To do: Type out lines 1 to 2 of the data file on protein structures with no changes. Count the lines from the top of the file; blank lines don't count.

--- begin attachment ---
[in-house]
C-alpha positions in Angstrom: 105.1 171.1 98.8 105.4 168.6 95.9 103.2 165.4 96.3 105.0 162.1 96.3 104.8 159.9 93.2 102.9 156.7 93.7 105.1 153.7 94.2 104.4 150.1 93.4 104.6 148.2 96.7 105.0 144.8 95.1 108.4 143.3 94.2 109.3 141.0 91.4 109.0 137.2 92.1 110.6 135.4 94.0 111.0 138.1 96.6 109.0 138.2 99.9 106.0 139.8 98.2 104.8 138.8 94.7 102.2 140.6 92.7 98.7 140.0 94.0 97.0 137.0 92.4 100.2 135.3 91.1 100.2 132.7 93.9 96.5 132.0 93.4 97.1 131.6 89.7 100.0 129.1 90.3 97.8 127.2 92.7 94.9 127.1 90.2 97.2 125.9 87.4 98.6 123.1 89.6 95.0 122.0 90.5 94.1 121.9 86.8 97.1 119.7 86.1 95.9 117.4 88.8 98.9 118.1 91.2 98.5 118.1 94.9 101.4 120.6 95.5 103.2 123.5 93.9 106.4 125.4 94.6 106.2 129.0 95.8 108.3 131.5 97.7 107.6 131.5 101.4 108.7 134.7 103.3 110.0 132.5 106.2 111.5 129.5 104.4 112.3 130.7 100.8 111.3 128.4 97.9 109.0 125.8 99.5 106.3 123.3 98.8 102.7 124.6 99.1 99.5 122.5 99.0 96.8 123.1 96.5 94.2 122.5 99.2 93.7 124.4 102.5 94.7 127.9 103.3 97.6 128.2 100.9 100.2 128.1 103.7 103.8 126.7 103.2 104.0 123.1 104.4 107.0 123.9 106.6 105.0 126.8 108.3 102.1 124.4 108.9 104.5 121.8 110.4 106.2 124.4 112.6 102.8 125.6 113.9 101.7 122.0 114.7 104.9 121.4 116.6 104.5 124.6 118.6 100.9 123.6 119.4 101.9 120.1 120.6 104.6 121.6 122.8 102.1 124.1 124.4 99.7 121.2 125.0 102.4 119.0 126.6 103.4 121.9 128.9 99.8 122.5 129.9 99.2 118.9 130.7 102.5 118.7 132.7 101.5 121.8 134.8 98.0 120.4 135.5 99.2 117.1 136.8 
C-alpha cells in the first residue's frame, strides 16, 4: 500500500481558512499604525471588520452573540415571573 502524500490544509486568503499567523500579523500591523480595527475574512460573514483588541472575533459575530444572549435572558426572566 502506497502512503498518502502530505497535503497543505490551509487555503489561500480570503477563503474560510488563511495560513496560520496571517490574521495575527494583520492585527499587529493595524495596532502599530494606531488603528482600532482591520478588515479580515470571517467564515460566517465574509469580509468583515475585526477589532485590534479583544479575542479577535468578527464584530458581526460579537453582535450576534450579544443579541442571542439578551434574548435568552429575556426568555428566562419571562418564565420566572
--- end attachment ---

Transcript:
[in-house]
C-alpha positions in Angstrom: 105.1 171.1 98.8 105.4 168.6 95.9 103.2 165.4 96.3 105.0 162.1 96.3 104.8 159.9 93.2 102.9 156.7 93.7 105.1 153.7 94.2 104.4 150.1 93.4 104.6 148.2 96.7 105.0 144.8 95.1 108.4 143.3 94.2 109.3 141.0 91.4 109.0 137.2 92.1 110.6 135.4 94.0 111.0 138.1 96.6 109.0 138.2 99.9 106.0 139.8 98.2 104.8 138.8 94.7 102.2 140.6 92.7 98.7 140.0 94.0 97.0 137.0 92.4 100.2 135.3 91.1 100.2 132.7 93.9 96.5 132.0 93.4 97.1 131.6 89.7 100.0 129.1 90.3 97.8 127.2 92.7 94.9 127.1 90.2 97.2 125.9 87.4 98.6 123.1 89.6 95.0 122.0 90.5 94.1 121.9 86.8 97.1 119.7 86.1 95.9 117.4 88.8 98.9 118.1 91.2 98.5 118.1 94.9 101.4 120.6 95.5 103.2 123.5 93.9 106.4 125.4 94.6 106.2 129.0 95.8 108.3 131.5 97.7 107.6 131.5 101.4 108.7 134.7 103.3 110.0 132.5 106.2 111.5 129.5 104.4 112.3 130.7 100.8 111.3 128.4 97.9 109.0 125.8 99.5 106.3 123.3 98.8 102.7 124.6 99.1 99.5 122.5 99.0 96.8 123.1 96.5 94.2 122.5 99.2 93.7 124.4 102.5 94.7 127.9 103.3 97.6 128.2 100.9 100.2 128.1 103.7 103.8 126.7 103.2 104.0 123.1 104.4 107.0 123.9 106.6 105.0 126.8 108.3 102.1 124.4 108.9 104.5 121.8 110.4 106.2 124.4 112.6 102.8 125.6 113.9 101.7 122.0 114.7 104.9 121.4 116.6 104.5 124.6 118.6 100.9 123.6 119.4 101.9 120.1 120.6 104.6 121.6 122.8 102.1 124.1 124.4 99.7 121.2 125.0 102.4 119.0 126.6 103.4 121.9 128.9 99.8 122.5 129.9 99.2 118.9 130.7 102.5 118.7 132.7 101.5 121.8 134.8 98.0 120.4 135.5 99.2 117.1 136.8 